Dental Dig

The latest from the Political Grapevine:

Poll Position

A new FOX News poll shows President Bush leading John Kerry (search) among men, women and independents.

A majority also believes President Bush would fight terrorism more aggressively, and when asked if homeland security or the economy will be more important in deciding their vote, more choose security over the economy.
Plus, fully 66 percent say they are concerned about changing presidents at this time of unrest in the world.

In addition, a new poll from the Joint Center for Political and Economic Studies (search) shows that — while he still trails overwhelmingly among African-Americans — President Bush is nonetheless doing twice as well now (with 18 percent) than he was just before the 2000 election.

Fired for Feisty Remarks?

The Washington bureau chief for Sinclair Broadcast Group (search) — who said his company's plan to broadcast a program based on charges in an anti-Kerry documentary was "biased political propaganda" — has now been fired.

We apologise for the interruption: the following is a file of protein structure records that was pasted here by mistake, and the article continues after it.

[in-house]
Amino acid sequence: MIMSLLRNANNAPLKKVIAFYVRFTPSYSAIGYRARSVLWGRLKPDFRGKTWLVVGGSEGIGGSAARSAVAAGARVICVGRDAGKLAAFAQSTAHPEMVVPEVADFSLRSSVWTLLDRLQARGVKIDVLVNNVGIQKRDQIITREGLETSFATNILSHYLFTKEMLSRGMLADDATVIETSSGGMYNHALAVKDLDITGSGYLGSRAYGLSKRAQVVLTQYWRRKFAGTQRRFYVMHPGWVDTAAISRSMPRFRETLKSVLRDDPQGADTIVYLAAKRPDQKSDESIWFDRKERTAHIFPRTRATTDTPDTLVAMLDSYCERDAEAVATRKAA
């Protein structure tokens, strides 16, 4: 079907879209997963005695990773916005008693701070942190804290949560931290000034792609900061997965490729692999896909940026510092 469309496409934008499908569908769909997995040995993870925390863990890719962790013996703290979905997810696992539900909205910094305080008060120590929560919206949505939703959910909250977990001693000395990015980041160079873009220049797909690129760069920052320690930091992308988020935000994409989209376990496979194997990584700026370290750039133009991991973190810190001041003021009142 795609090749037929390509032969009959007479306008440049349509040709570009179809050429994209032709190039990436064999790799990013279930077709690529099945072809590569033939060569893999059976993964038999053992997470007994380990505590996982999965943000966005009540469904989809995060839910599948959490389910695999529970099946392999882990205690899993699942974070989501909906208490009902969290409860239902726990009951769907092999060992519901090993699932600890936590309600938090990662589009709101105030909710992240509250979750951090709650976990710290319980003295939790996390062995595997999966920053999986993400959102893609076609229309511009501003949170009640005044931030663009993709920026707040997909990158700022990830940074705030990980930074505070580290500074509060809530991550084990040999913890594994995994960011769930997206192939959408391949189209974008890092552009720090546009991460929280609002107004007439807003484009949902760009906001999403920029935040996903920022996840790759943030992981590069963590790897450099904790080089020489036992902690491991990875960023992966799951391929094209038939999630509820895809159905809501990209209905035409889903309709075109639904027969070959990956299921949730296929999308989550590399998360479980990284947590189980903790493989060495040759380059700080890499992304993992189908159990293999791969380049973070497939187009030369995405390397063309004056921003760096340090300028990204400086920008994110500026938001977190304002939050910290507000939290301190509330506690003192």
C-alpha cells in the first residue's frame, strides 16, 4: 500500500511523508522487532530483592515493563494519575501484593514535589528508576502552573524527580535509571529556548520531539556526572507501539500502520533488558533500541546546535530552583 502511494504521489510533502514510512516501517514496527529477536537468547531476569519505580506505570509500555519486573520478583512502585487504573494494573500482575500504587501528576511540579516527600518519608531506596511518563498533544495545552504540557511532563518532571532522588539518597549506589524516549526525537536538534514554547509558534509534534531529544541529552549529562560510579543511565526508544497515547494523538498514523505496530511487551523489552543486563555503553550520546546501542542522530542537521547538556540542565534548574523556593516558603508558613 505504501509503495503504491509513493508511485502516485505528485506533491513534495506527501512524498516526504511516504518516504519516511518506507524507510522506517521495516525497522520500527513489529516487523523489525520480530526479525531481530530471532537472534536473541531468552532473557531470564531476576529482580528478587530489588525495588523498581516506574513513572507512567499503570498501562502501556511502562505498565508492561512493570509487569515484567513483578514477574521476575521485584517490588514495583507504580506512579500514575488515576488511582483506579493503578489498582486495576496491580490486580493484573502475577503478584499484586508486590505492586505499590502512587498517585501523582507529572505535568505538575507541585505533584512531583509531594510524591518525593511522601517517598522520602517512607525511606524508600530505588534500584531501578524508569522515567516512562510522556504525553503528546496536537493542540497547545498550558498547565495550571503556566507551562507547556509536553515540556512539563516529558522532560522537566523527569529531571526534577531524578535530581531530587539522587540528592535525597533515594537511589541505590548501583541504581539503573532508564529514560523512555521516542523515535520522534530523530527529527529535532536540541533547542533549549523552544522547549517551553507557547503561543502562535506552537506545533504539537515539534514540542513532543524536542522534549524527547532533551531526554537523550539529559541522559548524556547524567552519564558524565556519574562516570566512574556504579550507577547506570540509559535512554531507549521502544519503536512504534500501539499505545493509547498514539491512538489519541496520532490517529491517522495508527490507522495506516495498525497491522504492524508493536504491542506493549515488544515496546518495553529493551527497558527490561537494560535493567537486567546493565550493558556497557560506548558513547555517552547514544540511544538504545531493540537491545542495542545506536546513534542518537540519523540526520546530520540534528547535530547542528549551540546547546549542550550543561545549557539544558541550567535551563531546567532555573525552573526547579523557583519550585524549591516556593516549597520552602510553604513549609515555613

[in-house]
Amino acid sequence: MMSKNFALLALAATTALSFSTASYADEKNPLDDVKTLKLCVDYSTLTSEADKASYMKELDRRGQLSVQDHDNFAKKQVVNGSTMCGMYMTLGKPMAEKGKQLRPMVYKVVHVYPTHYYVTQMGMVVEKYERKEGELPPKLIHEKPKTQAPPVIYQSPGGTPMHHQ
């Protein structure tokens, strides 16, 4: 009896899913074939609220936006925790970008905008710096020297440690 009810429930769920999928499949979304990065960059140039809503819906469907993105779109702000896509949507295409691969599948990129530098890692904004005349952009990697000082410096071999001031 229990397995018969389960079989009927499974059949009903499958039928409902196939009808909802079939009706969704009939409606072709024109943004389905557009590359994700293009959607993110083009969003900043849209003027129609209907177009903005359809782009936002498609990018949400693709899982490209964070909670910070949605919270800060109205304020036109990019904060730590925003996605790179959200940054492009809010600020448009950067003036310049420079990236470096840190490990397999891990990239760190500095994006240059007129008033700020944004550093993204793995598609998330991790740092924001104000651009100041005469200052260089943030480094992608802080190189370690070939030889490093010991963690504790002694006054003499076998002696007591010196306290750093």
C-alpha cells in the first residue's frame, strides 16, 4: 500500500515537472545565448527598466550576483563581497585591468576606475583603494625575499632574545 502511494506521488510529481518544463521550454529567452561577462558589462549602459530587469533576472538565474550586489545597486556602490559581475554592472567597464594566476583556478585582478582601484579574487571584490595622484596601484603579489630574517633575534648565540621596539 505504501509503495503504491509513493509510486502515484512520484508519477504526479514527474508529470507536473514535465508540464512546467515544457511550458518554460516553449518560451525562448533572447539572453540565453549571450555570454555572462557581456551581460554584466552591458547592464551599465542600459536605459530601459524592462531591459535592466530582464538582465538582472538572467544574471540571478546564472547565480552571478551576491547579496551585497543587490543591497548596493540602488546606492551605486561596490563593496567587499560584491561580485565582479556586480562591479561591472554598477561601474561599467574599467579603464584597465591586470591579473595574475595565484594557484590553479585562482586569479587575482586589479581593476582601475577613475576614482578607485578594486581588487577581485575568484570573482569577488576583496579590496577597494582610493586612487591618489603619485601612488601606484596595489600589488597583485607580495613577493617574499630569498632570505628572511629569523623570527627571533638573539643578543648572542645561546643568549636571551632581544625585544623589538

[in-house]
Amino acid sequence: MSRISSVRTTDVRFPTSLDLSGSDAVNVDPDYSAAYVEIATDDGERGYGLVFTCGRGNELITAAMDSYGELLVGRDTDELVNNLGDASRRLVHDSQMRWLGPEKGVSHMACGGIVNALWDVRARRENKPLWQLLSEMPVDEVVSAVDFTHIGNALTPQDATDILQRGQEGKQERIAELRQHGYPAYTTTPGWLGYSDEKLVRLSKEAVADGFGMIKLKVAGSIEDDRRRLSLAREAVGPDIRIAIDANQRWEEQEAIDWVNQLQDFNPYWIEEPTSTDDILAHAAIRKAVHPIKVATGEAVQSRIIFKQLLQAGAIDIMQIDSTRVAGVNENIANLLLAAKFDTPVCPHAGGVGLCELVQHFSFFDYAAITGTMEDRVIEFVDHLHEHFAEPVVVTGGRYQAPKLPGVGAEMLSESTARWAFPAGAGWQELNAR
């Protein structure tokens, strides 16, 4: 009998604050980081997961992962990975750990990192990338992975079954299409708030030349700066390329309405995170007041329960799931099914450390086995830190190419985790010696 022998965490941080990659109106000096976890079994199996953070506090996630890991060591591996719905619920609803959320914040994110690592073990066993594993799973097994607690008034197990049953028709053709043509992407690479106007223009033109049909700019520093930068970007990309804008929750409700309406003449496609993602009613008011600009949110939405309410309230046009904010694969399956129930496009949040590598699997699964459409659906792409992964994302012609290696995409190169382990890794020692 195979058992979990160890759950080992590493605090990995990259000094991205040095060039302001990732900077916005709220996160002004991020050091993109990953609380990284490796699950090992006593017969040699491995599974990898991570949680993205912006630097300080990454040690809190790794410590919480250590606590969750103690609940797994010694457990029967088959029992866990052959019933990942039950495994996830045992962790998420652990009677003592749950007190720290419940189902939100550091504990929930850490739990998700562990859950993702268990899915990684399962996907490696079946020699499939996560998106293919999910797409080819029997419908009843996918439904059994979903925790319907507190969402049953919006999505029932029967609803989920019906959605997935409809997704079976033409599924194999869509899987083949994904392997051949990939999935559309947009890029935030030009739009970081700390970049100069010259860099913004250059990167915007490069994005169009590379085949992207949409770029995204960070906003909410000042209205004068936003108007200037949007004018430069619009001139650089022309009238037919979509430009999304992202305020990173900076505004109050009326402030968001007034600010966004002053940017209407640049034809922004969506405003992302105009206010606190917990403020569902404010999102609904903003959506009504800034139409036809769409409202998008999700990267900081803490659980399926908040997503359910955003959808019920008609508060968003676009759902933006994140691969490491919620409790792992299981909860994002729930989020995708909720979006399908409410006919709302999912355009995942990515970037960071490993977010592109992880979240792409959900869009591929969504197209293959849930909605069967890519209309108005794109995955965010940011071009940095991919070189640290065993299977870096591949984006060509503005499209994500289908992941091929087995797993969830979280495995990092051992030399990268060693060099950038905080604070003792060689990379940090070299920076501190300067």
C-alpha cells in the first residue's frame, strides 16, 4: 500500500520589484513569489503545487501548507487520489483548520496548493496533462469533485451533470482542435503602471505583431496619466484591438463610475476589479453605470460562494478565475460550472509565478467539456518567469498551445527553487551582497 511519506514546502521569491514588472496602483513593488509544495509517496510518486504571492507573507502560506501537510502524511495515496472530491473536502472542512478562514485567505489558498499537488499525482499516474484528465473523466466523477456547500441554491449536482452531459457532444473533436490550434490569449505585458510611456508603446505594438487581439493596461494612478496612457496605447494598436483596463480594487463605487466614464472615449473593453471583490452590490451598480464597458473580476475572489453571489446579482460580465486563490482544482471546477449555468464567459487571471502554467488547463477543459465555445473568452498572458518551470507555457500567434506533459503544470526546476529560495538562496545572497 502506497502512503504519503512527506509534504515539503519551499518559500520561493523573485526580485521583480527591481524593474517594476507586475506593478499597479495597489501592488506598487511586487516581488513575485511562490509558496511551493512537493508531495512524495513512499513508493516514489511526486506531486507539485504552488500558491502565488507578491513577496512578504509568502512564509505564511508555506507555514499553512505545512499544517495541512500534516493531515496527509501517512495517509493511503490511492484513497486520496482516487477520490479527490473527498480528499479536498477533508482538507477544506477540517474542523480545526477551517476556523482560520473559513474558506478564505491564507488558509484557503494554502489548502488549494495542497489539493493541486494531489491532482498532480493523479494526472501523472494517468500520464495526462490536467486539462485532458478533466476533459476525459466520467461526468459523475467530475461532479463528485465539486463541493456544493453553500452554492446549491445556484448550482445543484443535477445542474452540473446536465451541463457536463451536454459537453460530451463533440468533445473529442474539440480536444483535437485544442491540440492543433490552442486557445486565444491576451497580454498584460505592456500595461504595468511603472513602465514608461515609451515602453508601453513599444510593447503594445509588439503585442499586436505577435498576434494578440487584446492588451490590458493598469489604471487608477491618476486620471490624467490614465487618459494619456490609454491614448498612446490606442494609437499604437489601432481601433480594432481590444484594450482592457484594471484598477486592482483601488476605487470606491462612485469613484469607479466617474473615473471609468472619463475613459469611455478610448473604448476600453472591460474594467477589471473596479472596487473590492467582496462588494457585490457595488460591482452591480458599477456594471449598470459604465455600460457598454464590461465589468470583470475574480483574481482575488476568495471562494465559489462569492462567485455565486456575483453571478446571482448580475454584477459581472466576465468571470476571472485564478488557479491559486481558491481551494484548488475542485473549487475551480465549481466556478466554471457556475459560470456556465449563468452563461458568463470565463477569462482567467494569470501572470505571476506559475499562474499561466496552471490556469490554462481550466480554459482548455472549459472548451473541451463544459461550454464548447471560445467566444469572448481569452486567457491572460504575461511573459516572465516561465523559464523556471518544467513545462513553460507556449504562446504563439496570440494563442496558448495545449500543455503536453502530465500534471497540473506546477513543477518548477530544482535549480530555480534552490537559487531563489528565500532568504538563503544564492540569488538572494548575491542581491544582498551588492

What's more, Jon Leiberman (search) says Sinclair won't waive the non-compete agreement he signed when he joined the company — which means he can't work for any TV outlet in any market that has one of Sinclair's 62 stations. Still, he says, "I really feel like I can sleep at night, and I can be OK with my decision [to criticize Sinclair publicly]. ... I know I stood up for the principles of objectivity. In journalism, all we have is credibility and objectivity."

Militia Monitors?

Iran's Basij militia (search) — the hard-line branch of the Iranian army that insists President Bush is "the Great Satan" — has written a letter to U.N. Secretary-General Kofi Annan (search), urging him to let their leaders send observers to the U.S. presidential election.

After all, the Basij militia says, "[T]he presence of observers from the Islamic republic of Iran, the most democratic regime in the world, is necessary to guarantee the smooth running of the American elections."

And the militia says, "We want to ridicule the so-called democratic slogans of the American leaders."

Returned to Sender

London's Guardian newspaper, which last week urged Britons to send anti-Bush letters to voters in the U.S., has received some mail of its own from U.S. voters — many condemning the dental hygiene of the paper's readership.

One letter calls Guardian readers "yellow-toothed pansies." Another calls them "mealy mouthed morons," and another says, "May you have to have a tooth capped."

— FOX News' Michael Levine contributed to this report